Has anyone ever told you to “stop thinking negative?” What about “you are so pessimistic, can’t you ever be positive?” Another great one is “look on the Brightside!” If you’re like me you hate hearing these things. This “positive philosophy” actually started with cognitive psychiatrist, Aaron Beck, who believed that humans engage in a series of thought processes that leads to depression and a host of other negative outcomes such as poor health.
Did you know that psychotherapy and counselling has its roots in philosophy? Existential and phenomenological thinking processes have greatly informed multiple theories on how to “treat” psychiatric illness. Because of multiple disagreements between science and philosophy and the need for the field of psychiatry to prove itself as a science, many aspects of psychotherapy have become a type of “pseudo-science” that misses the mark every time.
Did you hate school when you were growing up? Did you like certain subjects and not others? What would have made school easier for you? Candy? Cookies for every assignment completed? A truly caring person who honestly gave you feedback whether good or bad? For most people, especially young people with severe mental health concerns or learning disabilities, require a special type of educational experience and we (teachers, mental health professionals, parents, family, etc.) must figure that out.
Have you ever taken a questionnaire in a mental health clinic or hospital? What about while you were in school (grade or college)? Were you suspicious of what the questionnaire was for, why you had to take it, and what could be learned about you once you take it? If so, you are not alone. Millions of people are suspicious about questionnaires, especially those in mental health settings. Most people are shy, while others are reluctant to give truthful information. In fact, many mental health settings have incorporated the use of questionnaires in psychiatric evaluations as a way to gather more information about a potential patient.
The topic of mental illness has infiltrated our society at increased rates. Our society was never as conversant of mental illness as we have become today. The frequent conversations were sadly not due to increased knowledge about mental illness, but the shocking numbers of cases involving violence or tragedy.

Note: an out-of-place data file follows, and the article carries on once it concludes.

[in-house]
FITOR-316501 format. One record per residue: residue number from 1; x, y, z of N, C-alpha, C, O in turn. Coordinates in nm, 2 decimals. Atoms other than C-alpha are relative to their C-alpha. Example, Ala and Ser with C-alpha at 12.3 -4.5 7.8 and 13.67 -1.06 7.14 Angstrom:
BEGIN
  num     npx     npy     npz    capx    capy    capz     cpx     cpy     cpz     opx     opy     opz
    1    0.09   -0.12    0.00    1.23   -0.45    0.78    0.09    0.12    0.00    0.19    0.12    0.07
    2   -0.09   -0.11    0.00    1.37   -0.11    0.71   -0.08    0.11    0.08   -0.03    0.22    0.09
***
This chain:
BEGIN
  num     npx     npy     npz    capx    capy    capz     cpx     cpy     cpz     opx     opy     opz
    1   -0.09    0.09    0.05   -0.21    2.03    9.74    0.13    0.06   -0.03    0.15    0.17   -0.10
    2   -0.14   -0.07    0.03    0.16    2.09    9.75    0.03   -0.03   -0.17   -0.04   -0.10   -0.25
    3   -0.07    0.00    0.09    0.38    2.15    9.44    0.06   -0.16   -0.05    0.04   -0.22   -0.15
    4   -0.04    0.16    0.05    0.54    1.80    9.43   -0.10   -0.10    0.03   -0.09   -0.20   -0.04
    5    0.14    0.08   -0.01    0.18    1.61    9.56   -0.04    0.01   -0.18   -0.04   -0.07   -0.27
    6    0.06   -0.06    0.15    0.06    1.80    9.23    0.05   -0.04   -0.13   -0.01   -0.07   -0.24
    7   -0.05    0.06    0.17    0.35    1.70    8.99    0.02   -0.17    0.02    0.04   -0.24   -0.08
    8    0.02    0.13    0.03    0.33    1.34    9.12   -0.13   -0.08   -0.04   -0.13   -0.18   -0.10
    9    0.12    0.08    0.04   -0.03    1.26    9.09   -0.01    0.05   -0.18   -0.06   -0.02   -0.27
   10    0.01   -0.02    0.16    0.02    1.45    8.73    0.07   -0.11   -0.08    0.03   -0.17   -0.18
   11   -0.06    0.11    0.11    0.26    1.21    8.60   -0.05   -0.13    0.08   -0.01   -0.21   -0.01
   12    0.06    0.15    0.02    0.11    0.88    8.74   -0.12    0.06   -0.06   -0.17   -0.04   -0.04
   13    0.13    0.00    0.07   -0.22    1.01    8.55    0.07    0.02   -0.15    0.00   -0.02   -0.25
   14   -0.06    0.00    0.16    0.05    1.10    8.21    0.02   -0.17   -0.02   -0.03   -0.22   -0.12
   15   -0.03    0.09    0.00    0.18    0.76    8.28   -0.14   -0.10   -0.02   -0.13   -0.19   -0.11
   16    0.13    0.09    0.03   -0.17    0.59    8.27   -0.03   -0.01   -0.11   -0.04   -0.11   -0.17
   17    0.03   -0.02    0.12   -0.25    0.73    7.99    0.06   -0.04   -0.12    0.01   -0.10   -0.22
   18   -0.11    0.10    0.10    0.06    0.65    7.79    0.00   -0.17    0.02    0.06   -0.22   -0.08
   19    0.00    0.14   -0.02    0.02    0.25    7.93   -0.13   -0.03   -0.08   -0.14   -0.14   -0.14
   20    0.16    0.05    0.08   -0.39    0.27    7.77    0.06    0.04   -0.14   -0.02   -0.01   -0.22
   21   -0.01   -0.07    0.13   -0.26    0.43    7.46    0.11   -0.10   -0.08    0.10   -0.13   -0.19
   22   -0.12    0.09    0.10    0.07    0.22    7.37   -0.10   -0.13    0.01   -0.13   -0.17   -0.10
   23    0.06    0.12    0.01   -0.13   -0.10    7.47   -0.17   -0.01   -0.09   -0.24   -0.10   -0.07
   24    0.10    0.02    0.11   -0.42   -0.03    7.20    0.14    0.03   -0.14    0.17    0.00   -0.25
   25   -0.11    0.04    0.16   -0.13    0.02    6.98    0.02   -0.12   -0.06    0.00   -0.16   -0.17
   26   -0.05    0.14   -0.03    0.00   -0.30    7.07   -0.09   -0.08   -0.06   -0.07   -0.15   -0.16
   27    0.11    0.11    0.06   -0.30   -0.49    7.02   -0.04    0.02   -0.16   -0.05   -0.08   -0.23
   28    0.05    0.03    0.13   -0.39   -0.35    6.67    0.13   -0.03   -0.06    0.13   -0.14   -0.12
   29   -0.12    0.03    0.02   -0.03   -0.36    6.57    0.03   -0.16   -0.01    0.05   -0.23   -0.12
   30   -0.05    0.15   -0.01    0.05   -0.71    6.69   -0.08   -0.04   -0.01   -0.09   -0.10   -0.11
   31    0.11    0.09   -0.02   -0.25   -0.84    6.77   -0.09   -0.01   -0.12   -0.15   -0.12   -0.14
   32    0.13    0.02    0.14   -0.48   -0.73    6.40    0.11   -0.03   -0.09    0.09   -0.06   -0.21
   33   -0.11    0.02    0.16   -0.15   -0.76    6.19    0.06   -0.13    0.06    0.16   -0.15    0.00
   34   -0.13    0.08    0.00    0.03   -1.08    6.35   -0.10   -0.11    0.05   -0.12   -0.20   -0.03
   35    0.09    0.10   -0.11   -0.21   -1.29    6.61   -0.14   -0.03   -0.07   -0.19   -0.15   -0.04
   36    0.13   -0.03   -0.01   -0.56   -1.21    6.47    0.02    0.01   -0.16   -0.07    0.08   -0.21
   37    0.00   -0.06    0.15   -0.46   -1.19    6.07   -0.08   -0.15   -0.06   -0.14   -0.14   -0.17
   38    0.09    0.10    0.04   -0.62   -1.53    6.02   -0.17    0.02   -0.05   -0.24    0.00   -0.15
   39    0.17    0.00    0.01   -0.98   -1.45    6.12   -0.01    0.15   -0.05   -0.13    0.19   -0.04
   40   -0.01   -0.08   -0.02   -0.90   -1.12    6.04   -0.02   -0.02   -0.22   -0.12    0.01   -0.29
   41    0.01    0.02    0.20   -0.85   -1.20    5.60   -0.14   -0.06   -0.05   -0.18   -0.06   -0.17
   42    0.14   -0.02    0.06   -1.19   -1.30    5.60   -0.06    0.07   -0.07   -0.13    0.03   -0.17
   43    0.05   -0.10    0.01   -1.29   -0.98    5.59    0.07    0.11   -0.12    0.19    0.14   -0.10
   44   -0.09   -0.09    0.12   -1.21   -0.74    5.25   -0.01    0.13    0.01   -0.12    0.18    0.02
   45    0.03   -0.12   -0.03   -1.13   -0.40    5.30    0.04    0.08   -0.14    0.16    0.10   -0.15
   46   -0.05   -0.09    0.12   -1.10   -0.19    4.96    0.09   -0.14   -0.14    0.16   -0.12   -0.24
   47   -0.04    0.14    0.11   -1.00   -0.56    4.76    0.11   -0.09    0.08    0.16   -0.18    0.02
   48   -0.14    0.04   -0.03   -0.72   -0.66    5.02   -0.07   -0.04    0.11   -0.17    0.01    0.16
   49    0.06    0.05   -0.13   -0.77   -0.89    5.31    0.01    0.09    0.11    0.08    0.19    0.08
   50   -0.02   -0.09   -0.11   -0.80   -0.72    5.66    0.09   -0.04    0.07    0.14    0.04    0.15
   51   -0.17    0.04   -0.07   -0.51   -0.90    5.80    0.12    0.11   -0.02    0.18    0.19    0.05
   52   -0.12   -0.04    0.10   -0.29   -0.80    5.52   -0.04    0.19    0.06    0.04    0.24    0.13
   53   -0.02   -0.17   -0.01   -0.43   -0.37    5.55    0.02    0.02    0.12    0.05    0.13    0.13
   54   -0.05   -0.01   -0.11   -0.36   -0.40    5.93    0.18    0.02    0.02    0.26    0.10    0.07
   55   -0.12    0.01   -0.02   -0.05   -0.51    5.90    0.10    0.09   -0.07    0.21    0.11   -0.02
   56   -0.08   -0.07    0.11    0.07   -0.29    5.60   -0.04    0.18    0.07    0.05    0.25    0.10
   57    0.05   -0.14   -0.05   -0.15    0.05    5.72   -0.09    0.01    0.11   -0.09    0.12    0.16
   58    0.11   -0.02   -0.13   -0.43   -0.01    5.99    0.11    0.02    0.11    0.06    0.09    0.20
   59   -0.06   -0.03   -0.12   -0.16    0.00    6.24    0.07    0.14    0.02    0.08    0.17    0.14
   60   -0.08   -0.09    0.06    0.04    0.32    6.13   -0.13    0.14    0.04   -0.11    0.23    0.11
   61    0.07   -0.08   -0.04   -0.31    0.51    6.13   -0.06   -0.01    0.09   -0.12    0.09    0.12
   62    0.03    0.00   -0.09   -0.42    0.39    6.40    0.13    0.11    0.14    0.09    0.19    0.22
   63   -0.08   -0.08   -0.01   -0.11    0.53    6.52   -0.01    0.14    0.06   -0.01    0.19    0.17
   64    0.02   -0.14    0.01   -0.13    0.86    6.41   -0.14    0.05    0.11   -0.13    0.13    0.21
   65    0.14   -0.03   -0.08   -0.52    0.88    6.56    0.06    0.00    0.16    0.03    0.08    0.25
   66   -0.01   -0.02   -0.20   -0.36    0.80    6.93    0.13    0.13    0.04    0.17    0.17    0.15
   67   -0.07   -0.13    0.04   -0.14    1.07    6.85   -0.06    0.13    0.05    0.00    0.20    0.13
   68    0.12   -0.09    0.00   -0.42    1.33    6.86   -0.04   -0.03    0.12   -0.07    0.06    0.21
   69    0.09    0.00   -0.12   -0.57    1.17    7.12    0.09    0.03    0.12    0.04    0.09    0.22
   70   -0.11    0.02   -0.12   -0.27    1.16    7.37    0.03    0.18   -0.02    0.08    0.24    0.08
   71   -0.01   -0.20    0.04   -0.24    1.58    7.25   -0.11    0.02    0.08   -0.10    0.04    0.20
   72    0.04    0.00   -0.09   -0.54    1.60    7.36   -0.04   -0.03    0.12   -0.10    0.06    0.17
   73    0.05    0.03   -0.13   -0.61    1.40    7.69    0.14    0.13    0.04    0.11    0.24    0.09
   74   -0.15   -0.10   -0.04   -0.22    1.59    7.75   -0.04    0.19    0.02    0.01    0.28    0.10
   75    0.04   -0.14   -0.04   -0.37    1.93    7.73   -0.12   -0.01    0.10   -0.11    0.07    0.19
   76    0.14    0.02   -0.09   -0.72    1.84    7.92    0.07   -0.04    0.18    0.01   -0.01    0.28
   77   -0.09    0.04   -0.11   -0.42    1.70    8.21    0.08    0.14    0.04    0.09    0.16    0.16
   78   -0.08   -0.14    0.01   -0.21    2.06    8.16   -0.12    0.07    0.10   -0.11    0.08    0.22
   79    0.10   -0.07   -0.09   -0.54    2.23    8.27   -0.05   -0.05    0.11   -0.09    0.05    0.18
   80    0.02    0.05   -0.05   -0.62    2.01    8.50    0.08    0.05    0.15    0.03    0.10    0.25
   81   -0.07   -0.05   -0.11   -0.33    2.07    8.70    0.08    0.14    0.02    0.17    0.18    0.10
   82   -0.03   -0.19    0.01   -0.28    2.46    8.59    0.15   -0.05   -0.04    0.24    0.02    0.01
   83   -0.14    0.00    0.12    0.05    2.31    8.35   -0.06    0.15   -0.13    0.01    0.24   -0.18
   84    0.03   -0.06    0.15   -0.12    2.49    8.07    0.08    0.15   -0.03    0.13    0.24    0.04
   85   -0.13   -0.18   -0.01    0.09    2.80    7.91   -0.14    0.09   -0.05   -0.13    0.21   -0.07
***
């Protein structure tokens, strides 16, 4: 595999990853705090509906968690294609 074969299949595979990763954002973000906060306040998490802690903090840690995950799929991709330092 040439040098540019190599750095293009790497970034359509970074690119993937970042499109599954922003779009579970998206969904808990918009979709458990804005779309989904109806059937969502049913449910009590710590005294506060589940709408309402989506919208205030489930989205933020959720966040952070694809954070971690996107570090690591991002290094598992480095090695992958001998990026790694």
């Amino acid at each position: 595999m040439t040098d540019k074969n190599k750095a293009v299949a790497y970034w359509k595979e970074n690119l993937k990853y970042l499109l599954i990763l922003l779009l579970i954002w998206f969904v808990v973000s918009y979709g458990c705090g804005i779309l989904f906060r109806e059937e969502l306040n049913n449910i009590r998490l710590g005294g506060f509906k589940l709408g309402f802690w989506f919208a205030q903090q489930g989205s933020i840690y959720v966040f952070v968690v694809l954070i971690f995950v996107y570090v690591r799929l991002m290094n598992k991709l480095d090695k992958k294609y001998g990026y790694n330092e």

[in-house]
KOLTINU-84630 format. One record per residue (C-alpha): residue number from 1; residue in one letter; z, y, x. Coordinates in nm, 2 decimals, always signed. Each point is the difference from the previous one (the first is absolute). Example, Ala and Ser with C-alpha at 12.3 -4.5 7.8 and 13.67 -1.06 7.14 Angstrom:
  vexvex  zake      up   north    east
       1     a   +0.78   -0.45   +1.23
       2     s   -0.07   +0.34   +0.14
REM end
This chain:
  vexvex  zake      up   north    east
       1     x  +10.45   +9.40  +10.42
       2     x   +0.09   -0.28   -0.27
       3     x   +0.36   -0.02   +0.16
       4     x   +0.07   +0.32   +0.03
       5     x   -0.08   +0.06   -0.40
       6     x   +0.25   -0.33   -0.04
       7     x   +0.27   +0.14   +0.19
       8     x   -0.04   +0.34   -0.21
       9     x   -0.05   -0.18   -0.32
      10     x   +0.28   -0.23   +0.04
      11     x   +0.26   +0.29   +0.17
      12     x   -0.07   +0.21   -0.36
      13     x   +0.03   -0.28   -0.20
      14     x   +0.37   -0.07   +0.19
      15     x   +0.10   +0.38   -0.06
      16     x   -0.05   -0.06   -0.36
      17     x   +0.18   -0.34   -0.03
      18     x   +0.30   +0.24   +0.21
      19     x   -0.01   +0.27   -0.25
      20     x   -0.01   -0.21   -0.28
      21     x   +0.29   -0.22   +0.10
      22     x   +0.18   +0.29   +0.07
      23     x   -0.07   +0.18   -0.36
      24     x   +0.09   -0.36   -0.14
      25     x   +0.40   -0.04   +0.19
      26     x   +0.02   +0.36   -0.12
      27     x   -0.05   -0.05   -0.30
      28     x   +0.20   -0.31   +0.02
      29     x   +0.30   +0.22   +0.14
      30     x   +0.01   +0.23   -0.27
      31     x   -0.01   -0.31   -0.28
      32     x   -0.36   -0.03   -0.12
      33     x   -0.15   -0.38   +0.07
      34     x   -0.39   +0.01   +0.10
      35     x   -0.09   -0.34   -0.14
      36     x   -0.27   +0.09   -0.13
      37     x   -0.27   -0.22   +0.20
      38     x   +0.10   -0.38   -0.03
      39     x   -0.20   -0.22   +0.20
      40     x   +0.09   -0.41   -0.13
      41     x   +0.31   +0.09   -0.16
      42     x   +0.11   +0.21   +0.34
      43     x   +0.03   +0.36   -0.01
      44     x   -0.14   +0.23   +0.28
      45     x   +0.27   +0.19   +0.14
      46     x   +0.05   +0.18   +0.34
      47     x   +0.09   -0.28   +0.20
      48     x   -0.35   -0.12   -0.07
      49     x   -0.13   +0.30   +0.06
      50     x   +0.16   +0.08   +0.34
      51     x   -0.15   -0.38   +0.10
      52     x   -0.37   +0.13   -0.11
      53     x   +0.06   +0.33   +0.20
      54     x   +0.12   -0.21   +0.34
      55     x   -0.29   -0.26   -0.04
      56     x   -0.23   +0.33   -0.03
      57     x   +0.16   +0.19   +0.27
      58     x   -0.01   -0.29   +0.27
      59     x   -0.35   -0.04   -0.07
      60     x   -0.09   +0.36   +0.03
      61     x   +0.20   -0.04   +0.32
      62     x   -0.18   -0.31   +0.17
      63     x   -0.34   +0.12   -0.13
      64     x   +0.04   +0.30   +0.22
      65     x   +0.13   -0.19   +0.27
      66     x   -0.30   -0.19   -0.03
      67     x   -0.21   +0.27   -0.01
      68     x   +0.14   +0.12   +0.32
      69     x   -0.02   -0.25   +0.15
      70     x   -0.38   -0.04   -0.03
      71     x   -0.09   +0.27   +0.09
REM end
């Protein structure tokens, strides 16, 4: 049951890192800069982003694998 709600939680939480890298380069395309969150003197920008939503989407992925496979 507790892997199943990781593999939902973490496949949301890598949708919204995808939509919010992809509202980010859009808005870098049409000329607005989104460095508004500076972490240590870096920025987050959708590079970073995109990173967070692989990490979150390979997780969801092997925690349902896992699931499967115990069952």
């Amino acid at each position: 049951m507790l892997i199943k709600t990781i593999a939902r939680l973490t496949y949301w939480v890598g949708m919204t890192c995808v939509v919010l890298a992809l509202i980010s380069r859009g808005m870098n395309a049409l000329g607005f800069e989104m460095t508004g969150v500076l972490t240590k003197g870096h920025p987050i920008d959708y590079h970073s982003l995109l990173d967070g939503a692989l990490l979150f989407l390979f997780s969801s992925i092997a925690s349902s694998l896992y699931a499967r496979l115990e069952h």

Allow me to ask you a few questions about your feelings and mood today. Are you feeling a sense of hopelessness and lack of meaning in your daily life? Do you feel like your life is slowly moving or stuck? Can you find no evidence of success, happiness, or direction? If so, you should know that you are not alone.
Have you noticed that there is hardly ever any security outside of mental health clinics, facilities, residential centers, and hospitals? It’s amazing that medical hospitals and clinics have security but very few mental health centers do. Why do you think this is? What has been your experience with this? For therapists such as myself, I’m perturbed by the fact that mental health therapists are not “respected” enough for facilities to invest in greater security.
Are you a parent, family member, or caregiver of a loved one with a severe or untreated mental health condition? How are you coping? If I were to quiz you on the top 5 complications you have encountered so far, what would you say? For many parents, families, and caregivers, the top 5 issues with the mental health system would include:
So many people are struggling during this time of year because of the ups and downs of our economy, our laws, our insurance, our benefits, and the roller coaster ride of our own emotions and lives. So many are depressed, anxious, and even considering suicide. Do you know someone like this? Give them hope by giving them unconditional love.
Do you know someone who suffers from a severe mental illness and desires to have a family? How do you feel about this? Is this you? Or someone you know? This dilemma has created a storm of controversy over the years and has even included a debate on whether or not women, who suffer from severe or untreated mental illnesses, should be on birth control. Many believe women should be free to make their own decisions, while others caution that both the child and mother are at risk.